“The antelope have gone; the buffalo wallows are empty...The white man’s medicine is stronger than ours; his iron horses rush over the buffalo trail.”
– Plenty Coups, Crow Indian Chief
Thirty million bison roamed the open prairies when settlers arrived. Crow, Cheyenne, Sioux and other native people depended on them for food, homes, clothing and tools. But as railroads, farms and fences sprang up, the bison were driven out. Native people lost their food supply and were forced onto reservations.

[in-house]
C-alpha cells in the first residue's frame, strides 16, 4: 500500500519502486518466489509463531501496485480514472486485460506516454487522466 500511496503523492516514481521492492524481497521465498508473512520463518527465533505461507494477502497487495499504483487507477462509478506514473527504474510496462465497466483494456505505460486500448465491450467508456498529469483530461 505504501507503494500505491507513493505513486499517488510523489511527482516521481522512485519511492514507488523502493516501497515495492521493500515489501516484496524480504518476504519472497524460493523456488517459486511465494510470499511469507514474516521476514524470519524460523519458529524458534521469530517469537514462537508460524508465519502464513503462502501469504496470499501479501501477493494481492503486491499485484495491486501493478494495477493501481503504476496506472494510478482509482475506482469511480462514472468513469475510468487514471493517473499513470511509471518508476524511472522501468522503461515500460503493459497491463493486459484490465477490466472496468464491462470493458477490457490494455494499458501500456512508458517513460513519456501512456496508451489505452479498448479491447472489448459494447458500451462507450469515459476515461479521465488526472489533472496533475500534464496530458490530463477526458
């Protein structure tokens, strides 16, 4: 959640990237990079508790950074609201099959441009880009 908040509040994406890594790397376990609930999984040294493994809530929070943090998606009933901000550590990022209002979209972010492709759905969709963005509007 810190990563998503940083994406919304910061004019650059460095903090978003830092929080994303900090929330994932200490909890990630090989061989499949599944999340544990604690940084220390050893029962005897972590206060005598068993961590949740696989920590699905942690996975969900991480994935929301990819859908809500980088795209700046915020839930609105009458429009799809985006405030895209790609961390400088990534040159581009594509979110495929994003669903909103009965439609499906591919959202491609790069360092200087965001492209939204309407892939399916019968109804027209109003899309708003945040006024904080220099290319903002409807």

Shooting bison from trains became an officially accepted “sport”. Bison meat, bones and hides brought in money, and officials knew that fewer bison meant fewer Indians. By 1870, the great bison herds had been cut down to fewer than 1,000 animals.
Image credits: Library of Congress